23recyclinginternational.com | January/February | 2020
Recyc l ing in the megac i t ies
In a new series of occasional articles, recycling
International highlights the best (and worst)
practices in urban mining from the world’s
megacities, starting off in New York.
With 20 million-plus people, the New
York metropolitan area may be among
the most populous in the United
States, but it definitely does not rank
among the country’s best cities when
it comes to recycling.
New York City’s residential recycling
rate of 18% is far below that achieved
by those US cities set on ambitious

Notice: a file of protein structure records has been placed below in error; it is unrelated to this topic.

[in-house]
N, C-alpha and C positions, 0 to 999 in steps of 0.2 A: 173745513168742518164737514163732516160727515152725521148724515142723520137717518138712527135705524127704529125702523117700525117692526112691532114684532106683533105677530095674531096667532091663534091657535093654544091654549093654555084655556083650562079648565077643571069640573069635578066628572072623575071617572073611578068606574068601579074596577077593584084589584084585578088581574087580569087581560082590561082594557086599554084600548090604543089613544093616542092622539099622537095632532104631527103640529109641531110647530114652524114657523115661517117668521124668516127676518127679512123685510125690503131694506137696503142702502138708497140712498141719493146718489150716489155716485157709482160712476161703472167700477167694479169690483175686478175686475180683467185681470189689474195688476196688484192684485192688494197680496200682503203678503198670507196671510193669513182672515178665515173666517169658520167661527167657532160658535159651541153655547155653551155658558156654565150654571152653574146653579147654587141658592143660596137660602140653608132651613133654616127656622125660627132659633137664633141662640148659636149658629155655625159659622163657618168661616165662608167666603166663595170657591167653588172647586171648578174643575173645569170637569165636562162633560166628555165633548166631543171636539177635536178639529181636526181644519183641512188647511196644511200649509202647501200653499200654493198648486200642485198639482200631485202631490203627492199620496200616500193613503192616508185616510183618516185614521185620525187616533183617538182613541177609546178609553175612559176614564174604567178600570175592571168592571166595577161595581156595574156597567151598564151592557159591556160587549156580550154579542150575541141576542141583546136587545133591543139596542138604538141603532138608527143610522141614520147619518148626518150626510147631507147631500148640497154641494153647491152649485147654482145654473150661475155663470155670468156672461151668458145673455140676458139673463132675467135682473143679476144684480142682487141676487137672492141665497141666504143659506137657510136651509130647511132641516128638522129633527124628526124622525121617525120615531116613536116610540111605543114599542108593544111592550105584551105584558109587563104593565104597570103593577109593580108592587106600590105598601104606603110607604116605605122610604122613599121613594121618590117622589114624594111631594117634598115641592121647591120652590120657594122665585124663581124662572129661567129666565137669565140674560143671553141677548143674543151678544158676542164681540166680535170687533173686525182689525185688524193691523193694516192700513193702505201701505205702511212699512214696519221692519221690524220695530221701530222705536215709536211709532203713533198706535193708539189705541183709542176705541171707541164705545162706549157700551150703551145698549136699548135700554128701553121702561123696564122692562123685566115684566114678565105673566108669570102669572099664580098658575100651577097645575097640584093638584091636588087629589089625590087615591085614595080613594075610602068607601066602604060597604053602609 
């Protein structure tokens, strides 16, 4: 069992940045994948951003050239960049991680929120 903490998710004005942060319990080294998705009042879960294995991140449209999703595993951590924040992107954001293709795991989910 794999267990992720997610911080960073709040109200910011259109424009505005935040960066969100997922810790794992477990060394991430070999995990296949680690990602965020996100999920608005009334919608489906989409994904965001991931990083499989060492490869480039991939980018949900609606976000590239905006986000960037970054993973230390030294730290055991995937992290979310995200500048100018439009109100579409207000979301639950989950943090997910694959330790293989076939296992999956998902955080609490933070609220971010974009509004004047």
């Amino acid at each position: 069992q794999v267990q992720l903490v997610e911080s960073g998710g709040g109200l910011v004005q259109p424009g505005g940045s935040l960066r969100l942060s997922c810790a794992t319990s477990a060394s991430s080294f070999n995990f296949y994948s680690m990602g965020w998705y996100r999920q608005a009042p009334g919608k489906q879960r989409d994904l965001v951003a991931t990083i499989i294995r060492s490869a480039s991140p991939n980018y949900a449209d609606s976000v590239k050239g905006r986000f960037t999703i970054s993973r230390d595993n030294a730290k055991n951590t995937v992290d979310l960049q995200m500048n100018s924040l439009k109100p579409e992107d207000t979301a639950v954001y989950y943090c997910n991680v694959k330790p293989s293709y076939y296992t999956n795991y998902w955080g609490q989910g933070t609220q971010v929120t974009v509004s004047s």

goals. Even so, the city does have a
Zero Waste initiative, which aims to
nail zero waste to landfill by 2030.
The main reason for the city’s ‘failed’
recycling policies, is a lack of action
on pledges from successive Mayors to
make New York City ‘a recycling lead-
er’, concludes news agency Politico in
a recent publication.
Politico says shortcomings include a
public housing system that mixes vir-
tually all of its garbage, a stalled pro-
gramme to recover food waste and no
financial incentives to reform behav-
THIRTY YEARS BEHIND?
The agency also highlights the huge
volume of construction and demoli-
tion waste that is taken to far away
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